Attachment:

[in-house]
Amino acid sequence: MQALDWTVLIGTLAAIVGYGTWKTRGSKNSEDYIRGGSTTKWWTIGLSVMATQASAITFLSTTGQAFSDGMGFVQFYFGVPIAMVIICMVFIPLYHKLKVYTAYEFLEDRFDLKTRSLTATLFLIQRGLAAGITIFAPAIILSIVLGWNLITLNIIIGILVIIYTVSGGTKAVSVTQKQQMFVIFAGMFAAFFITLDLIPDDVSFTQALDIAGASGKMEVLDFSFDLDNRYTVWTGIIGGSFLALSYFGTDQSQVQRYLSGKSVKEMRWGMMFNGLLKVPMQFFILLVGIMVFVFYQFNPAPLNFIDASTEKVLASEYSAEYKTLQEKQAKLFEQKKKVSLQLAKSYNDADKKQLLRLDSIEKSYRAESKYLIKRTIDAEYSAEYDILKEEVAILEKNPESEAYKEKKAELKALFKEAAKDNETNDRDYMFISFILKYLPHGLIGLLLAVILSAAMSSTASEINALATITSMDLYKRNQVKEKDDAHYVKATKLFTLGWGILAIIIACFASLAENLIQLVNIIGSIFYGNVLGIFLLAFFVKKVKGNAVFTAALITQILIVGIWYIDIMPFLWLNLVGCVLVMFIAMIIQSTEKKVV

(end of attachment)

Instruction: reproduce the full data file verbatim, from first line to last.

[in-house]
Amino acid sequence: MQALDWTVLIGTLAAIVGYGTWKTRGSKNSEDYIRGGSTTKWWTIGLSVMATQASAITFLSTTGQAFSDGMGFVQFYFGVPIAMVIICMVFIPLYHKLKVYTAYEFLEDRFDLKTRSLTATLFLIQRGLAAGITIFAPAIILSIVLGWNLITLNIIIGILVIIYTVSGGTKAVSVTQKQQMFVIFAGMFAAFFITLDLIPDDVSFTQALDIAGASGKMEVLDFSFDLDNRYTVWTGIIGGSFLALSYFGTDQSQVQRYLSGKSVKEMRWGMMFNGLLKVPMQFFILLVGIMVFVFYQFNPAPLNFIDASTEKVLASEYSAEYKTLQEKQAKLFEQKKKVSLQLAKSYNDADKKQLLRLDSIEKSYRAESKYLIKRTIDAEYSAEYDILKEEVAILEKNPESEAYKEKKAELKALFKEAAKDNETNDRDYMFISFILKYLPHGLIGLLLAVILSAAMSSTASEINALATITSMDLYKRNQVKEKDDAHYVKATKLFTLGWGILAIIIACFASLAENLIQLVNIIGSIFYGNVLGIFLLAFFVKKVKGNAVFTAALITQILIVGIWYIDIMPFLWLNLVGCVLVMFIAMIIQSTEKKVV